On Dec. 18, 1944, Max Krakovsky was falling through the sky over France, everything around him on fire.
The next year, he was a war veteran, knocking on the door of an East York house he’d never been to.
Krakovsky, an RCAF pilot from a small mining town in northern Ontario, was the only survivor of a plane crash that killed
15 men who were en route to Duisburg, Germany, for a bombing mission. When Carson returned to Canada, he visited the Green family at 166 Barker Ave. He told them their son James William Green, had died in the accident.
The two were crew members when two planes, carrying British and Canadian crewman, collided over Ardennes, France.
“My father always had survivor’s guilt,” said Dr. James Carson, Krakovsky’s son in an interview from his Unionville, Ont. home. “He wrote everything down about the war in his memoirs, including visiting the families of his crew, before he died in 2005.”
Before his death, Krakovsky met and befriended David Mole, the son of British wireless operator Douglas John Mole, who also died in the crash.
The younger Mole, a retired sailor with the British Merchant Navy, was on a mission. He was searching for relatives of the men who died alongside his father.
“The whole thing started when I visited my father’s grave for the first time in 1989,” Mole said in an interview from his home in England. “I wanted to create a memorial for all the men who died in the collision.”
Mole has found them all, except for two: Ernest Stanley Zadorozny, a mid- upper gunner in Krakovsky’s crew, whose foster mother was Mrs. George Jesse, of Sanford, Manitoba, and Green.
Green was a 20-year-old East Yorker who grew up in Woodbine Heights. He was a rear-gunner aboard the NP699 of 10 Squadron. It was Green’s home on Barker Avenue that Krakovsky visited to tell the family that their son had not survived.
Green was born in Toronto on May 11, 1924, to James Green, Sr., a boilermaker who served in the First World War, and Emily Smith, the daughter of English immigrants.
According to Green’s enlistment records from 1943, he was a blue-eyed 19-year-old labourer with the Canadian National Railway. He attended Danforth Technical School (now known as Danforth Collegiate and Technical Institute) for three years before dropping out to take up the trade of metal sheeting, which he never finished.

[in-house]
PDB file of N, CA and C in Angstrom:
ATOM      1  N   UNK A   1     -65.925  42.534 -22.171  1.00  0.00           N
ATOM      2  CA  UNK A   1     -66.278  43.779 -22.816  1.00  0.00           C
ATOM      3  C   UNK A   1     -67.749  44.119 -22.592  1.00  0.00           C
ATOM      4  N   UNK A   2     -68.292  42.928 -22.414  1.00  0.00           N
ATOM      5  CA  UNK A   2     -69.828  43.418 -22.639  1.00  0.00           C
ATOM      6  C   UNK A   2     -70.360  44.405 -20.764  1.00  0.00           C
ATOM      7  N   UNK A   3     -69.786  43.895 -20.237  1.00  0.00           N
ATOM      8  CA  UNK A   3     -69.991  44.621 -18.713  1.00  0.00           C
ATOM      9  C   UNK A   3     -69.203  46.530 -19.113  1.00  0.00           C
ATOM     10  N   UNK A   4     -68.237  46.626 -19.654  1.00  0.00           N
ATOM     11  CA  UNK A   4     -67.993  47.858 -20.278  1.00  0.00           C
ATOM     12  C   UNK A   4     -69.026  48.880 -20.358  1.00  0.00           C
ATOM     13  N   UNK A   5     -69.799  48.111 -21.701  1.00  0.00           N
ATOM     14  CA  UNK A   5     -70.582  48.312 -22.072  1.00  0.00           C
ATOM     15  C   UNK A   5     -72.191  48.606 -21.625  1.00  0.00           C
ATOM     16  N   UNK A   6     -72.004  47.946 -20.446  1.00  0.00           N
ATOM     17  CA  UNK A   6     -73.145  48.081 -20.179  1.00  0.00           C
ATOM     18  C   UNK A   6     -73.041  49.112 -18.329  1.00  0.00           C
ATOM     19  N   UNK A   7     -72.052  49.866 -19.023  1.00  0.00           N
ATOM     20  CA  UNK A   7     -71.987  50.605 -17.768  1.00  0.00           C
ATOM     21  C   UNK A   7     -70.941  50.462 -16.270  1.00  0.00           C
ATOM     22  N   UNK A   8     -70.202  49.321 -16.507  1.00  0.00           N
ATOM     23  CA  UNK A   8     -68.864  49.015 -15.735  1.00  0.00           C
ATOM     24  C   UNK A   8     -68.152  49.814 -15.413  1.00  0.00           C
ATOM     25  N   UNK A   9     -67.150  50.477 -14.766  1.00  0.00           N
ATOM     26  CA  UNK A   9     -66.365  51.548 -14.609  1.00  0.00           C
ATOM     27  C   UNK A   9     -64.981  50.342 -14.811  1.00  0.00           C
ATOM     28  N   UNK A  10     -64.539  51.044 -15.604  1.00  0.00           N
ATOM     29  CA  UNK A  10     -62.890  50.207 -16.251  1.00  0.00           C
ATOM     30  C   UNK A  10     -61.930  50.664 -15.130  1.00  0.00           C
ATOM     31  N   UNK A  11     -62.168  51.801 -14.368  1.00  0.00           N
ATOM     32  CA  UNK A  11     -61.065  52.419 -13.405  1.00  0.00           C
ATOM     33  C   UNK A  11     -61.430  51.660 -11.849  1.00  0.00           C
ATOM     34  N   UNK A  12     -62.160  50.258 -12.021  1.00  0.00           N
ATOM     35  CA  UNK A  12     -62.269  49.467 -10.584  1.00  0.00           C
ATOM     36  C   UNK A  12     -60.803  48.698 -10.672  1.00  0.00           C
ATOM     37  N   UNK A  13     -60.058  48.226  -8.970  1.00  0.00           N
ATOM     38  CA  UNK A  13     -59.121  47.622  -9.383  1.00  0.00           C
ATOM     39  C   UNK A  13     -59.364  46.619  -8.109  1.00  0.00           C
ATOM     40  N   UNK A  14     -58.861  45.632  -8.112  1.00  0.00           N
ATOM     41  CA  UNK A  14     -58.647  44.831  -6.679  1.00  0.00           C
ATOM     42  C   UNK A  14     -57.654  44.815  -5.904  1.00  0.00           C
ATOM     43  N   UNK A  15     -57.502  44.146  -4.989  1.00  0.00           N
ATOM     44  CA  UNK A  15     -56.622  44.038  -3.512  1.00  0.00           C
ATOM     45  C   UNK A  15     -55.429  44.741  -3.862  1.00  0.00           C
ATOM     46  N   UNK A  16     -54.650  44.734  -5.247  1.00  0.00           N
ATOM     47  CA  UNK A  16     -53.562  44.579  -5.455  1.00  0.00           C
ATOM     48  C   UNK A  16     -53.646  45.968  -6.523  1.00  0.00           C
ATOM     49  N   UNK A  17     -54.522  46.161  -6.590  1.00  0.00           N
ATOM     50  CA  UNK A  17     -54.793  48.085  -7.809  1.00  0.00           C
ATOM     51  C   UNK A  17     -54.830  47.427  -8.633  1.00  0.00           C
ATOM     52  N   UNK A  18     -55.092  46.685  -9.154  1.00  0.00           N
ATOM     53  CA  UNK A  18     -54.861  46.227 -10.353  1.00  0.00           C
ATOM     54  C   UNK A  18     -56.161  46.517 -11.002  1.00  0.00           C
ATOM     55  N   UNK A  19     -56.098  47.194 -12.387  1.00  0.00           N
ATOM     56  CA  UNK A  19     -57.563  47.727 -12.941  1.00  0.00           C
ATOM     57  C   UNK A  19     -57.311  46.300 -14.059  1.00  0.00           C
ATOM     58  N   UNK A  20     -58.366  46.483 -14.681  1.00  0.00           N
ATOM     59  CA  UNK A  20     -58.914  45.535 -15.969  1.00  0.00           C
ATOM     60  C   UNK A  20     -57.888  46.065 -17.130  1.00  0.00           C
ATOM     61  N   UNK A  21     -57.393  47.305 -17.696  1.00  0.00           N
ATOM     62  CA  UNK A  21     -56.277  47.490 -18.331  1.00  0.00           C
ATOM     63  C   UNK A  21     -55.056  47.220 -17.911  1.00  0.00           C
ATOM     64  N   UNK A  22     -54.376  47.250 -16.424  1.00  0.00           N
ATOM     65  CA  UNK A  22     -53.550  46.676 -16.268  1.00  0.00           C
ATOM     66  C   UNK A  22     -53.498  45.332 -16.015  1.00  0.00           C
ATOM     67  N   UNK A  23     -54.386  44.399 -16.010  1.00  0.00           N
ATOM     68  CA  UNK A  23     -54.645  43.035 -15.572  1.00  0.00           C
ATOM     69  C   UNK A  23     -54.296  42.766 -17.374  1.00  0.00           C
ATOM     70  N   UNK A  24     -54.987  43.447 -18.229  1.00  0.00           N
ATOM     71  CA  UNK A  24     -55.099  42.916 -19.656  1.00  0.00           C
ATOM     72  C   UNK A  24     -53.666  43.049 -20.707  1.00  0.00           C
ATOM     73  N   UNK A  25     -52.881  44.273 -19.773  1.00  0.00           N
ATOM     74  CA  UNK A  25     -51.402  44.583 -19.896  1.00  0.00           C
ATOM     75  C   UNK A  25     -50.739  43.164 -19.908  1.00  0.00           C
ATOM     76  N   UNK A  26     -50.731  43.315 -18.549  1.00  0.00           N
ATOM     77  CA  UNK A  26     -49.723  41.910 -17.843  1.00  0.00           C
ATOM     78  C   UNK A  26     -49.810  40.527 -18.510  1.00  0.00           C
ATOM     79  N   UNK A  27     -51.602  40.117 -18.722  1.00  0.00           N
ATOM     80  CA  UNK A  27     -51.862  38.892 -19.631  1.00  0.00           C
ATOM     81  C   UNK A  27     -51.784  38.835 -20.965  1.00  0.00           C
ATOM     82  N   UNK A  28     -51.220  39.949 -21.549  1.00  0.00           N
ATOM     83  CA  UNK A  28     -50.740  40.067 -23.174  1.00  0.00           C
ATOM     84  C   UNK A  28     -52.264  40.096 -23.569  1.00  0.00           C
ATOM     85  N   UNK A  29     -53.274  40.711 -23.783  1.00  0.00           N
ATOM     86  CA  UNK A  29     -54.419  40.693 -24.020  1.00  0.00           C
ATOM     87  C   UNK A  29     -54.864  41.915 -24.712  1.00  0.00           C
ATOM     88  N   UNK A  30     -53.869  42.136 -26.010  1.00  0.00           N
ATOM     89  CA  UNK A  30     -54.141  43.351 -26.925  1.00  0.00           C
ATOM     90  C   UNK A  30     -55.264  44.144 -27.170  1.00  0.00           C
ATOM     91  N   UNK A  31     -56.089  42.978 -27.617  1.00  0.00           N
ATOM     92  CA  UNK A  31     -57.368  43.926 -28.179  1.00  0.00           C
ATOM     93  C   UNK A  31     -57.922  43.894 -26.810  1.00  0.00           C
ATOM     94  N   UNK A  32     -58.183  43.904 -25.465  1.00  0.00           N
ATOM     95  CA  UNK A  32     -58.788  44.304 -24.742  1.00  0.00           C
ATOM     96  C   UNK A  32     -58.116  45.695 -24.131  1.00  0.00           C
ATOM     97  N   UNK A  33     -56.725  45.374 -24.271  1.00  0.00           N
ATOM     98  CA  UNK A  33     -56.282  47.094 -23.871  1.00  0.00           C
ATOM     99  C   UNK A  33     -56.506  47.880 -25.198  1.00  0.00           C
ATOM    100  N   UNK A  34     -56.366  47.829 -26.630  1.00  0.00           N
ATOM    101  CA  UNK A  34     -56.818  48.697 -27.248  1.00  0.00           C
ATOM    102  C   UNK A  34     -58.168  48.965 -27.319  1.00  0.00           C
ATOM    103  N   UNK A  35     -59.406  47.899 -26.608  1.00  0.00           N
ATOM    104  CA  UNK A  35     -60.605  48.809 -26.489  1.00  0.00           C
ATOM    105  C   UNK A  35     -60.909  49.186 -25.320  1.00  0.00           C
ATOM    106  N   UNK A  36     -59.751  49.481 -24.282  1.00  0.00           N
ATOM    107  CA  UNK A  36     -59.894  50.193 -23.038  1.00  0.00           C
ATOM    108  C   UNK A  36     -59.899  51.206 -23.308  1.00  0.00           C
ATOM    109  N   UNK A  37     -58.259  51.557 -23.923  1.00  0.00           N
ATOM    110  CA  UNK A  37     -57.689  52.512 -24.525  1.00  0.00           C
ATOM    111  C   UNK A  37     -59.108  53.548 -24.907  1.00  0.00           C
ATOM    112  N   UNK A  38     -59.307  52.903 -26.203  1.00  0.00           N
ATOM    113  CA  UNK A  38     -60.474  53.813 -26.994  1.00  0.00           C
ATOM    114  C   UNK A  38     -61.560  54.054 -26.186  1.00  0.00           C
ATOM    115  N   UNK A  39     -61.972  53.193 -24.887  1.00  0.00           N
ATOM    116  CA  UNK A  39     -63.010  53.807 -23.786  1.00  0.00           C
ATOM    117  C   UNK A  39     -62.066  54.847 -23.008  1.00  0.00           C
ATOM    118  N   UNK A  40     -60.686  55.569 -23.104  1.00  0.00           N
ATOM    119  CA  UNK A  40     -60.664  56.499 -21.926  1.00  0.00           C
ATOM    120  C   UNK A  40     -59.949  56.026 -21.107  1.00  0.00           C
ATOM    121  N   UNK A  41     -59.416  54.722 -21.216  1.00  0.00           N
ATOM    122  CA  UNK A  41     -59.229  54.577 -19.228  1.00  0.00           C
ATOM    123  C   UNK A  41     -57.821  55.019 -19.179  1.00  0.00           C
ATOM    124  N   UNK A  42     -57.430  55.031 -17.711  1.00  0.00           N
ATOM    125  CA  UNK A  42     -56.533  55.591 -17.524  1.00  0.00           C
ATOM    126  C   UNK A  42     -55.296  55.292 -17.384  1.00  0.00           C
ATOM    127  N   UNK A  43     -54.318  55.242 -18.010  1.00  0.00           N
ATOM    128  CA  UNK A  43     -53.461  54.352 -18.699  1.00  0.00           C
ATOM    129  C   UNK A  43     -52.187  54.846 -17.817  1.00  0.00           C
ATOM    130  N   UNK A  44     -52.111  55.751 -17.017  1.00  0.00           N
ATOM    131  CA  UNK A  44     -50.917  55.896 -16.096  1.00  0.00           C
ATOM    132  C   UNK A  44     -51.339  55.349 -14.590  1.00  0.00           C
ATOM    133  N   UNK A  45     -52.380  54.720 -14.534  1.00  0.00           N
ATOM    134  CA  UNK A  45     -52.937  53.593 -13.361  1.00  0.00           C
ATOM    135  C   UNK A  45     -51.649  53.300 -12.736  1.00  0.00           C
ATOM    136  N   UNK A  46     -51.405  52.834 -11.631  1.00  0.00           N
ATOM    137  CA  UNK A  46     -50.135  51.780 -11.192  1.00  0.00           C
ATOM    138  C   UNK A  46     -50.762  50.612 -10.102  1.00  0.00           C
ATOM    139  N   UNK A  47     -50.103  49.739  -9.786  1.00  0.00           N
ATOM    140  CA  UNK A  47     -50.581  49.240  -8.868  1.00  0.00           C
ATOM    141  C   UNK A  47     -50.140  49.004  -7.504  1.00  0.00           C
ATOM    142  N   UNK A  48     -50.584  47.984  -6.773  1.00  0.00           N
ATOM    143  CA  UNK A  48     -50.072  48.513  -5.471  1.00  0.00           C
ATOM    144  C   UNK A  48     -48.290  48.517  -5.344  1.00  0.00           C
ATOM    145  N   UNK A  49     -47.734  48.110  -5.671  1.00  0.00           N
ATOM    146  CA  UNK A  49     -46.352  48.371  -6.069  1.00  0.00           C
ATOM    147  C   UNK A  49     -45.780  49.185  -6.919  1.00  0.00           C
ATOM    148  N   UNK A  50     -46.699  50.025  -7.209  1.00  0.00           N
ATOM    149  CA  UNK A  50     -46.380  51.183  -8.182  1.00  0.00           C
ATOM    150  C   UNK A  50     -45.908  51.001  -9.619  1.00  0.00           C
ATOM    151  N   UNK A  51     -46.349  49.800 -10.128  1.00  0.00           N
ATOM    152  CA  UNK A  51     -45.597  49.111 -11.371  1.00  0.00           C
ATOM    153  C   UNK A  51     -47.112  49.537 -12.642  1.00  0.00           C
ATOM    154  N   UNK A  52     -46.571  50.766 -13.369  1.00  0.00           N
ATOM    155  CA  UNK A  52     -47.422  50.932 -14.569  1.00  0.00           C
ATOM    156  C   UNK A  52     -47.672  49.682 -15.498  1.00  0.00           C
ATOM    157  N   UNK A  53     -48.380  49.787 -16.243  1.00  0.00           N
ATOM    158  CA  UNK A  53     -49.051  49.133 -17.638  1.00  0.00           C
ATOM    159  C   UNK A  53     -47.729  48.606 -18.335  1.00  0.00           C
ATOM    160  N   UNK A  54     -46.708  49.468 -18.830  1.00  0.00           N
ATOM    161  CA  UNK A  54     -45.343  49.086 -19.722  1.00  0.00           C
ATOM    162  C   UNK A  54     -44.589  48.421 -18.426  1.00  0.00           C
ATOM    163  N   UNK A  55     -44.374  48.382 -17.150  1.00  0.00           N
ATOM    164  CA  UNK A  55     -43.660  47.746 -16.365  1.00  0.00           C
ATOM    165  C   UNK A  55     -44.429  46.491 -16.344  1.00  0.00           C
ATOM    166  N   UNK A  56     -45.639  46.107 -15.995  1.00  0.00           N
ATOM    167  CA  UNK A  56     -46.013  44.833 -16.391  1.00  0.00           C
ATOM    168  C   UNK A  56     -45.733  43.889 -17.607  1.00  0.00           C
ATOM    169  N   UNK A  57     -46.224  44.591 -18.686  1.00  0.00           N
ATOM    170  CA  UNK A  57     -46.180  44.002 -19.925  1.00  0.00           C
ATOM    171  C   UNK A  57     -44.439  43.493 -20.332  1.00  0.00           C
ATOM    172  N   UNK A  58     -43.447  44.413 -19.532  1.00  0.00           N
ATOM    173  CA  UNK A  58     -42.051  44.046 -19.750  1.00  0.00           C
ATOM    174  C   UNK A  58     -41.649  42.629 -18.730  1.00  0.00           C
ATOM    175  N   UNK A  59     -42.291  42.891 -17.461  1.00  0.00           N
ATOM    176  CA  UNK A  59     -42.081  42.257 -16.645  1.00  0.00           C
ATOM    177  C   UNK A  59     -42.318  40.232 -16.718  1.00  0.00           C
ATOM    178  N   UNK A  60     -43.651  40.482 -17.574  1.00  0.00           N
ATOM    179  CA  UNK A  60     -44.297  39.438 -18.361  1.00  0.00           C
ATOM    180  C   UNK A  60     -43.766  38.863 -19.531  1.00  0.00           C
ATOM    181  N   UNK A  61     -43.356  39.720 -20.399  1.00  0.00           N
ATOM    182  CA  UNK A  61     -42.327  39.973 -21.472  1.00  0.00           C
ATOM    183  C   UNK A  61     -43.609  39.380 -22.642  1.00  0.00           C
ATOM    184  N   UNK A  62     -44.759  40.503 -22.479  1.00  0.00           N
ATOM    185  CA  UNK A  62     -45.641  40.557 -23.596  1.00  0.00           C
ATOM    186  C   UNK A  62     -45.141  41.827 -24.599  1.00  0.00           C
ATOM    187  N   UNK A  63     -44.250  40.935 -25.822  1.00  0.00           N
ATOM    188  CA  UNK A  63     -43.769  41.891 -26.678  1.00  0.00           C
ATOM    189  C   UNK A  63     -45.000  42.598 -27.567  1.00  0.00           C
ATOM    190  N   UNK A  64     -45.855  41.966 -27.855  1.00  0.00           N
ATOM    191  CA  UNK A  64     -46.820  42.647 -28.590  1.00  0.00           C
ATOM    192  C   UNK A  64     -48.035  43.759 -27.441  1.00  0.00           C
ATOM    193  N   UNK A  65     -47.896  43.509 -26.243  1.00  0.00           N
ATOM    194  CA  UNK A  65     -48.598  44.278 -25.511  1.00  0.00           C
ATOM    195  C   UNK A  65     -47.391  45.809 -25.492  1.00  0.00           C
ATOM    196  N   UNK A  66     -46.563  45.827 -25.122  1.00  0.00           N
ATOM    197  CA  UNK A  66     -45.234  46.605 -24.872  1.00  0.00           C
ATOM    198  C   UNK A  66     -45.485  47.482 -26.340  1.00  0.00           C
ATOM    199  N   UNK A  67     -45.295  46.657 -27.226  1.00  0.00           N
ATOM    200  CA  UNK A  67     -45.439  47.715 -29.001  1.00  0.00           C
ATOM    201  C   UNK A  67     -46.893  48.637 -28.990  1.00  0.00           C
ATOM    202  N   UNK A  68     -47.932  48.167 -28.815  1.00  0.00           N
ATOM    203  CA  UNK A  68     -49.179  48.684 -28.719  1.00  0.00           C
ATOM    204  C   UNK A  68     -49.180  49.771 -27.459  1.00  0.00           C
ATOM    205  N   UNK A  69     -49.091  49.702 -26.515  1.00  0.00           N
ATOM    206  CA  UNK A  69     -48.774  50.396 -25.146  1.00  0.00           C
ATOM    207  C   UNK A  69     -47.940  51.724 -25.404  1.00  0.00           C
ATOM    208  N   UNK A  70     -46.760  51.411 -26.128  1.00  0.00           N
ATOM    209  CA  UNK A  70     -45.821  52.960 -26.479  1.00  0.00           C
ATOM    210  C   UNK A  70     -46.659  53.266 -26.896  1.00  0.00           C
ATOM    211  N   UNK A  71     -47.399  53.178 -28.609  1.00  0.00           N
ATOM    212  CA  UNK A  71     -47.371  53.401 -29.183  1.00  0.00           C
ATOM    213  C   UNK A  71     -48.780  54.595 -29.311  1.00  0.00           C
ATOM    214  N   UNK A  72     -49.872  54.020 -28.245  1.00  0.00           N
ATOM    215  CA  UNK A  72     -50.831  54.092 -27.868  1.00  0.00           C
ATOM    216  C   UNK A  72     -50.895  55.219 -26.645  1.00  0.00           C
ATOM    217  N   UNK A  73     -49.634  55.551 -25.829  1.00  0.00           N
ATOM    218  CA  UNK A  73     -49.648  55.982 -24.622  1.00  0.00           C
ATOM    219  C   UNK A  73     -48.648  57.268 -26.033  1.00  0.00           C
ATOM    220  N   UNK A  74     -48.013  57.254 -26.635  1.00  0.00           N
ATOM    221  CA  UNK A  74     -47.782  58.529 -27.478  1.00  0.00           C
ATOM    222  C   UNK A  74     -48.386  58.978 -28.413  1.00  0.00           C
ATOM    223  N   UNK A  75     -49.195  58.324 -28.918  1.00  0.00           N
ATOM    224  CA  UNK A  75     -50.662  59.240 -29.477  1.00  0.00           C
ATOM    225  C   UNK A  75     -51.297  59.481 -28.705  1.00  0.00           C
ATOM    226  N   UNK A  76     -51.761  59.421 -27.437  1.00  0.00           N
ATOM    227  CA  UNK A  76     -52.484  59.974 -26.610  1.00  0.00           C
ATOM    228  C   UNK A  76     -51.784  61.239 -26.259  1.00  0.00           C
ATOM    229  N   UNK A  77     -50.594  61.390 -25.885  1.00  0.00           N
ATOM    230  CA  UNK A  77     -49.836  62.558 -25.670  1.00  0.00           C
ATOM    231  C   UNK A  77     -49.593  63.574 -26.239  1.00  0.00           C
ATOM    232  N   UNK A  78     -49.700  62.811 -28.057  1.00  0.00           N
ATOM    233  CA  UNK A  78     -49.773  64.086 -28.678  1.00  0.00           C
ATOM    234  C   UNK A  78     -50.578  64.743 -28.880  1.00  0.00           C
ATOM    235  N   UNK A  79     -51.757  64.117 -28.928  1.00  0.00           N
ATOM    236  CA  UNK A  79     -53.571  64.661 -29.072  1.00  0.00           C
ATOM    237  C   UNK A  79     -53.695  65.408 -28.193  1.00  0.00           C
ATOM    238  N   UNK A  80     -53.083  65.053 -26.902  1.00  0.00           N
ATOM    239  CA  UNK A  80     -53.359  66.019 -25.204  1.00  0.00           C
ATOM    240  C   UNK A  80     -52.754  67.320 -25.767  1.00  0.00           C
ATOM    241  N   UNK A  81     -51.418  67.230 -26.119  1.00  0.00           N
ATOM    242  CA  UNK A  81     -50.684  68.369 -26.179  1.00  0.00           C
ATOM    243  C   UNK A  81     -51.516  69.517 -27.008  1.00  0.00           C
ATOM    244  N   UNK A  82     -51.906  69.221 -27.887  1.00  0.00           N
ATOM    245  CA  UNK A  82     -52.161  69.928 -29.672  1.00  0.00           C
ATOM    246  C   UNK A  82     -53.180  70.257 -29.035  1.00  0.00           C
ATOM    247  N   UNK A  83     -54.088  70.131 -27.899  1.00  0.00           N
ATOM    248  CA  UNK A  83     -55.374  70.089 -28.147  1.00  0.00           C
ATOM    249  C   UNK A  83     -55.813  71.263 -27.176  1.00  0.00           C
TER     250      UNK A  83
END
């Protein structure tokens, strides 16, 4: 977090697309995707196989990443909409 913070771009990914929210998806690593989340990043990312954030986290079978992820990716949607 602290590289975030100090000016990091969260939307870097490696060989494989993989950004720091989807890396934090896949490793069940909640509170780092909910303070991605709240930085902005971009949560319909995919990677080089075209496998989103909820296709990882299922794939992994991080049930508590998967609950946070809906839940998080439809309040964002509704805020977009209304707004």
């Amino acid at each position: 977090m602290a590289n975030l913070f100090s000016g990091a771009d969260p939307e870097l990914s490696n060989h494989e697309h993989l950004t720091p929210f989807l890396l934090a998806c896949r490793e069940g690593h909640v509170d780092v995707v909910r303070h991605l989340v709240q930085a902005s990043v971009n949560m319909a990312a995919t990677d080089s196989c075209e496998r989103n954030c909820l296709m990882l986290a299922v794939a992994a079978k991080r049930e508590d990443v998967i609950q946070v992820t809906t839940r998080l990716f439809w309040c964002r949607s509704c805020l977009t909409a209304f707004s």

Although he attended Danforth Tech, his name does not appear on the school’s memorial, located inside the library.
“Of the 2,000 pieces of correspondence and 400 postcards we have from the war, none of them belong to James Green,” said Danforth Tech alumnus Ron Passmore. “Unfortunately, not all of the former students have been memorialized on the school memorial.”
Photos of Green show a lanky young man in an unbuttoned Air Force uniform who hoped to have his own farm after the war. His favourite hobby was photography.
He was a member of the No. 432 (Leaside) Squadron.
Green began his journey in 1943 when he joined the Royal Canadian Air Force at age 19.
He boarded a ship in Halifax on March 5, 1944, and arrived in England nine days later. By the end of his training, he had completed 93 hours of flight training. Green’s records show that his ambition was to be an officer.
He was finally promoted to the rank of officer on Dec. 17, 1944, one day before his death in the crash. He was only 20. Had Green and David Mole’s father survived, it would have been their last mission before going home for good.
Green left behind his parents and a brother: Kenneth Roy Green, who continued to live on Barker Avenue.
One of their neighbours, Roberto Ramacciotti, has lived on Barker Avenue since 1972.
“I remember Emily Green very well,” Ramacciotti said. “She was always sitting in the front yard knitting when I would ride by on my bike.”
The two neighbours, a Brazilian immigrant and a “proper Anglican lady,” formed an unlikely friendship.
“She would tell me things about her life, like how she grew up in colonial India or that her husband built the house they lived in,” Ramacciotti said. “She always mentioned how much she loved her son who fought in the war. He was always a hero in her eyes.”
The younger Green son, Kenneth, lived next door to his mother at 164 Barker Ave. Ramacciotti remembers him as a man who kept to himself.
“Ken was as quiet as an oyster, like a cloud. I don’t think there was any shadow left of him.”
Ramacciotti said Kenneth Green’s family — Kenneth, his wife and daughter — moved away years ago after Emily Green was sent to a nursing home in Bracebridge.
“I miss Emily and all of our talks,” Ramacciotti said. “I’m sad I never got to say goodbye. One day I came home and she was gone.”
Today, 164 and 166 Barker Ave. have new owners, the original homes replaced by modern rebuilds.
“It’s humbling to know that I live where someone who died for our country grew up,” said Dan Farris, the new owner of 166 Barker. “This house has so much history, it gives me goosebumps thinking about it.”
For David Mole, it’s still important to find Kenneth Green or any of his descendants, to share more details about what really happened to their loved one.
“None of the families (I spoke with) knew what happened until I was able to tell them myself,” Mole said. “I remember one of the families was so grateful that I told them what indeed happened, because they knew nothing. That’s the reward of all this at the end of the day.”
James William Green’s body was never found. His sacrifice is memorialized at the Runnymede Memorial in Surrey in the United Kingdom.